A panorama of the music genres 

What makes this book special is the deliberate choice Cisco Bradley made in composing its structure: Instead of a purely chronological description of the various musical genres which co-existed in Williamsburg at definite times, he has chosen to present them through the places they were either created or played. »My approach is to examine two related phenomena: art spaces and the communities that inhabit them,« Bradley explains in his introduction.

The Williamsburg Avant-Garde focuses thus a lot on locations and their importance in the cultural ecosystem of the various scenes. Not very surprisingly, music scenes generally evolve from the bottom up, and Williamsburg seems to be no exception. Starting in backrooms and warehouses, the scenes gradually moved up into art galleries and festivals, until they dissolved. The Lizard’s Tail was, for instance, such a place:

»One of the first underground venues that emerged in Williamsburg that was to give life to the music scene was The Lizard’s Tail, opened by an Irish-Belgian couple, Terry Dineen and Jean François Pottier, at 99th South Sixth Street, right under the Williamsburg bridge, in 1988, which they rented for $600 per month.«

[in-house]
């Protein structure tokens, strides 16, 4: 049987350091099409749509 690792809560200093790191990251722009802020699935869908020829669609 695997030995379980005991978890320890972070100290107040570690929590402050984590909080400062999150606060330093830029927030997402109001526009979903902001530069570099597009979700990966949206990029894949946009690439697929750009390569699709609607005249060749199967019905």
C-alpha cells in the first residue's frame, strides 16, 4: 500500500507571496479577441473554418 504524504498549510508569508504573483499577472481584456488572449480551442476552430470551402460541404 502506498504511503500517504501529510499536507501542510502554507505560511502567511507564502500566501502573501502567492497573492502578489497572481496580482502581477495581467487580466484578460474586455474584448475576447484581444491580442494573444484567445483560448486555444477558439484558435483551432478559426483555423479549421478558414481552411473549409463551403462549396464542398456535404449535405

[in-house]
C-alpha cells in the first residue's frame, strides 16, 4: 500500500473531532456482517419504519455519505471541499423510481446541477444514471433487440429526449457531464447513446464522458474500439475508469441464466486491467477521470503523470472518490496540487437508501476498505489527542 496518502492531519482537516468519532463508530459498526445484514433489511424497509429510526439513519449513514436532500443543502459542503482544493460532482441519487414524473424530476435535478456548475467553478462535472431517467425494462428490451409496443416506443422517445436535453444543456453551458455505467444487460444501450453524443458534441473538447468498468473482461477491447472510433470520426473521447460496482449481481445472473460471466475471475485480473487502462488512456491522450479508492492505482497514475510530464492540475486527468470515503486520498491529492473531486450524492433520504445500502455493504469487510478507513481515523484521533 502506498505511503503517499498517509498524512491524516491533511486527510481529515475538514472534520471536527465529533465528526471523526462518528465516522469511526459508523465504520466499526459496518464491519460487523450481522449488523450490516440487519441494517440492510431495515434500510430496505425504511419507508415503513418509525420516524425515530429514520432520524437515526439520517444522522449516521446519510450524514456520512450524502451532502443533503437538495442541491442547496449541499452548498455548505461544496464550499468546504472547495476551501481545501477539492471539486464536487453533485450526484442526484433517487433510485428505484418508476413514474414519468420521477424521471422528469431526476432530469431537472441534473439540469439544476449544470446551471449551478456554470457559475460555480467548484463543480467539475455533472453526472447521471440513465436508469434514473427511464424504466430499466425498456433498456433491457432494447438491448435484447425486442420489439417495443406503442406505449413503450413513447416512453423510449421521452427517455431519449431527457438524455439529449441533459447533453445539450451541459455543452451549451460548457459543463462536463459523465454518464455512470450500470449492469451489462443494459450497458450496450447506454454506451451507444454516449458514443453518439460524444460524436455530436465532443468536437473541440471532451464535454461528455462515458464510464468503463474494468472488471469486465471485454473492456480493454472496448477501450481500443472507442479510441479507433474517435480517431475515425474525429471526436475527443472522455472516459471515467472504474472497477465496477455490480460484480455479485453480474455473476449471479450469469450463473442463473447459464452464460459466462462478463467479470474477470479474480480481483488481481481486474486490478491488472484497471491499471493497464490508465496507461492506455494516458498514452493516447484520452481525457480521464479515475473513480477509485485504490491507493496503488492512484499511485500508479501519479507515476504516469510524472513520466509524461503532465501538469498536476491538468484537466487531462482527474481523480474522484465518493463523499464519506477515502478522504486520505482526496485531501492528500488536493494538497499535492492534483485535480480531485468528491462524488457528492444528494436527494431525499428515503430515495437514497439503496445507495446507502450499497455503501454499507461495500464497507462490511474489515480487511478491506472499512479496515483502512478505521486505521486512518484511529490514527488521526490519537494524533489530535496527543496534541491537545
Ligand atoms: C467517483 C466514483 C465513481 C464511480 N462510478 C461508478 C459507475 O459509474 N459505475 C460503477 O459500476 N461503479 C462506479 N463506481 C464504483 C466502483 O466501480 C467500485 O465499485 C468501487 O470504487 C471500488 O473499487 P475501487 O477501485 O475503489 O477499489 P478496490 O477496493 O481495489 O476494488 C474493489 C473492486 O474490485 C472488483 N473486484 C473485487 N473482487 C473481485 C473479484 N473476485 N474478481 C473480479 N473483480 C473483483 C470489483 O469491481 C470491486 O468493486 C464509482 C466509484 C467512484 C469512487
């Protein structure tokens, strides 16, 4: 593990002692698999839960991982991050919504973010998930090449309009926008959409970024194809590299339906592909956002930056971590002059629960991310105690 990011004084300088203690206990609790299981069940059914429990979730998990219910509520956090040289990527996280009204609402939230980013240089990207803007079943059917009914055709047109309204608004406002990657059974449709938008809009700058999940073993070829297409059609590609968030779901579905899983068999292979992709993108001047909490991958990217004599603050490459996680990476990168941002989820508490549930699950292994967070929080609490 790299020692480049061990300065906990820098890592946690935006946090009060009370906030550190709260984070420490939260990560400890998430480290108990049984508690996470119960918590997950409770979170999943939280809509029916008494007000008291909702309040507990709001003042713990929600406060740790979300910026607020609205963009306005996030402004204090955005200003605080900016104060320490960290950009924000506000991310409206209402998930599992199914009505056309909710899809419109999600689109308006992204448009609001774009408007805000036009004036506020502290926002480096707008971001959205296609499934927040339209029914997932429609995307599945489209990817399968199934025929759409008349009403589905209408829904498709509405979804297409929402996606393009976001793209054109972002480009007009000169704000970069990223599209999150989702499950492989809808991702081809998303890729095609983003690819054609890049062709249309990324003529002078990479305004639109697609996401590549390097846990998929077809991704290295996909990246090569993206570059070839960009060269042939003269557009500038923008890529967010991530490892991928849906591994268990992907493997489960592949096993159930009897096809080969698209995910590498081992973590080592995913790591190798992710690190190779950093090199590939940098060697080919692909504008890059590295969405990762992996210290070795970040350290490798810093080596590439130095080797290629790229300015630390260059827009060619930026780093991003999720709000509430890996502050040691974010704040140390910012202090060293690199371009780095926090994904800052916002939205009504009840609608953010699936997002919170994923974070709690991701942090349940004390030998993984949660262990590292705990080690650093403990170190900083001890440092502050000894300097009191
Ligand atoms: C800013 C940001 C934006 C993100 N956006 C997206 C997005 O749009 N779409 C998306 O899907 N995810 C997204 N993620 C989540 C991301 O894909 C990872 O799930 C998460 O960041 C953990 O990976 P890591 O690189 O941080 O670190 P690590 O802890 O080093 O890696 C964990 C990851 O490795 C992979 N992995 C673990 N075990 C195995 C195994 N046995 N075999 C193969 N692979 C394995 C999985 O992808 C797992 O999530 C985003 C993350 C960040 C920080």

© Peter Gannushkin
© Peter Gannushkin

Bradley is a master of using localization and precise references in order to set the frame in which new forms of music can develop. In the instance of The Lizard’s tail, Bradley writes:

»The Lizard’s Tail soon sparked a music scene in Williamsburg. (...) Antifolk, which shared certain aesthetics and sensibilities with punk and noise rock, found a home in the antiestablishment underground of Williamsburg.«

© Peter Gannushkin
© Peter Gannushkin

Bradley choses to link music history to the ecology of a city, and not only on its human actors

Bradley gives us an extensive panorama of the music genres that thrived in this period, from avant-rock, no wave, free jazz, to electronica and experimental, exposing the incredible vitality of the various scenes that often mixed and merged in special events, such as The Cat’s Head venue in the 1990s: